Also, I am very protective of the books in my collection, doing my best to keep them pristine and free of signs of use. However, my son doesn't share this sentiment. One day, when I came across his textbooks and notebooks, I found a certain amusement in the traces of ketchup, spilled cola, and such. I still can't stand it when my books bear marks, but I do enjoy incorporating these distressed elements into my work.

Haiver: Ha! I’m glad your son can also bring you inspiration, even with all the messiness that comes with raising a kid.

One of the things that first attracted me to this piece is how gentle all of the textures are. How do you think about creating lines that are solid and defined, yet merge seamlessly with their surroundings?

Aluan Wang: To allow the lines to blend into the background and into the other shapes on the canvas, they’re actually made up of many layers stacked on top of each other, much like multiple exposures on film. Back when I was painting with watercolors, I really liked a technique called glazing, where you wait for the entire image to dry, then use a small amount of paint and plenty of water. This way, you can create a blurred effect, and Automatic Messages uses a similar technique.

Aluan Wang, Automatic Messages #66, 2023

Haiver: That’s so fascinating, because you described in your artist statement that the piece “blurs clarity,” but that implies there was something there that was once clear.

Aluan Wang: Exactly. It was important to conceal the original paths of the drawing mechanism to make the contour of the forms less distinct. My lines are not actually formed with lines, but what is essentially numerous tiny dots. And by using dots, I can blur the originally sharp boundaries to give it more of a human feel.

This approach also emulates the way an artist making a sketch will quickly capture the overall outlines of the scene with light strokes. When the final image is completed, the light strokes create an area around the subject with an almost blur effect, but the result is that it makes the subject stand out even more.

When I was creating this work, I often just wrote a lot of code before figuring out what could be used in the final piece. I hope the resulting images convey some of this uncertainty.

Aluan Wang, Automatic Messages #41, Output detail, 2023

Haiver: One late addition to the piece I really adore is these small bits that look like flame, like celluloid burning, or the reverse image you see on a film negative where the colors go all inverted.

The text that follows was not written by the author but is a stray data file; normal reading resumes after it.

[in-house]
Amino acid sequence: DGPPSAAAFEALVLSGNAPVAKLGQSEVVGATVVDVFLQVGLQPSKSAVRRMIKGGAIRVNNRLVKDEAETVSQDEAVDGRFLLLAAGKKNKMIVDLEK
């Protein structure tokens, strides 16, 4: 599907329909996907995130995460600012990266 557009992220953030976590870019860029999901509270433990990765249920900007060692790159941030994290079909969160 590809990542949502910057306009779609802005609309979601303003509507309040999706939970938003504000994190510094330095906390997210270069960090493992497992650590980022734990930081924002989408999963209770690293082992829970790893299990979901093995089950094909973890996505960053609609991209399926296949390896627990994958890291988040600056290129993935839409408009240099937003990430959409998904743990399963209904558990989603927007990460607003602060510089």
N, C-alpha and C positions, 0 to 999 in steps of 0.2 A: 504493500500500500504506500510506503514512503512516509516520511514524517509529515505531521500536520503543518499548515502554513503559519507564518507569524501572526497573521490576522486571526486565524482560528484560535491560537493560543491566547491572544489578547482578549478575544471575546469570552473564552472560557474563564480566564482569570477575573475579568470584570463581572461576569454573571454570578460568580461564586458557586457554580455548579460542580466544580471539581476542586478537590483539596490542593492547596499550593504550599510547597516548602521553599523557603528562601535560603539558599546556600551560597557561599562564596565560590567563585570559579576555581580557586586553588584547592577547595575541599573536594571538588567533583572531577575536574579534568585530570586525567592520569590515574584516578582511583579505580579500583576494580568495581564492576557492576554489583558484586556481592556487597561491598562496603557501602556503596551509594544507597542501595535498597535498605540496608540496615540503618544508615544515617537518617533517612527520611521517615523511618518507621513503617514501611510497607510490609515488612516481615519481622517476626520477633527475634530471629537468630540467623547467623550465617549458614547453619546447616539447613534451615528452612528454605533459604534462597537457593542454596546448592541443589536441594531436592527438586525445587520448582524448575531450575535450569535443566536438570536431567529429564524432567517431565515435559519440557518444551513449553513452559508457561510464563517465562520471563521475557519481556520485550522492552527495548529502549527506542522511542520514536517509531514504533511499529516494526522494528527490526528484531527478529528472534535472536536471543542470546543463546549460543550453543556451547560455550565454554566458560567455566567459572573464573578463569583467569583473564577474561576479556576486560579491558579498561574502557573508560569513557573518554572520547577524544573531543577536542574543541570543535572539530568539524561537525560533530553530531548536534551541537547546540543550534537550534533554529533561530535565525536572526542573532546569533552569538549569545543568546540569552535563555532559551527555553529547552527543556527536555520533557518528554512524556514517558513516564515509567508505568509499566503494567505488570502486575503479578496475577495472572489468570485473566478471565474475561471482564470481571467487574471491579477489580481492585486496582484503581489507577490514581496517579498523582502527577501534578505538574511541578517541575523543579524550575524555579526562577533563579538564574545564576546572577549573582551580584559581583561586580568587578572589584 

Aluan Wang: Yes, in the final stages of the work, I wanted to infuse the piece with a bit of magical spark. At that moment, I was inspired by another technique from watercolor, a scratching technique, where you remove pigment from the image with the tip of a brush. This approach gives the image a touch that “brings the dragon to life,” a term often used in the East to describe the finishing touch that brings a piece of art to life. Personally, I associated these vibrant sparks with fruits or pollen. But I like the things you describe seeing too, as I always prefer not to explicitly tell the viewer what they should see in the piece.

Haiver: Music has often been an important component of your work. How does music influence your practice, even when you're making visual-centric work?

Aluan Wang: The music I listen to while creating is very consistent, I really like minimalism, composers like Ryoji Ikeda or Ryuichi Sakamoto, or Sakamoto’s collaborations with Alva Noto. I can't imagine listening to music with vocals while I create, that would be too overwhelming. So, I tend to stick to a playlist of the same one-hundred songs, and my son often tells me, "Dad, can you stop listening to that noise?"

Aluan Wang, Automatic Messages #15, 2023


An artist and curator, Haiver is the artistic director of He edits the on-chain publication fxGems, combing through every project on fx(hash) to find and celebrate the platform’s best generative art. He’s worked as a fine art photographer and filmmaker, and has taught both disciplines at a college in New York.
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Aluan Wang

Born in 1982 in Taichung, Taiwan, Aluan Wang is an artist and creative coder. He started his career in interactive design, working as a creative designer on large-scale installation artworks. He is known within the audiovisual scene in Taiwan, where he merges geometric visuals with the dynamic rhythm of electronic breakbeat music. His practice uses algorithms and rules to create a vibrant and...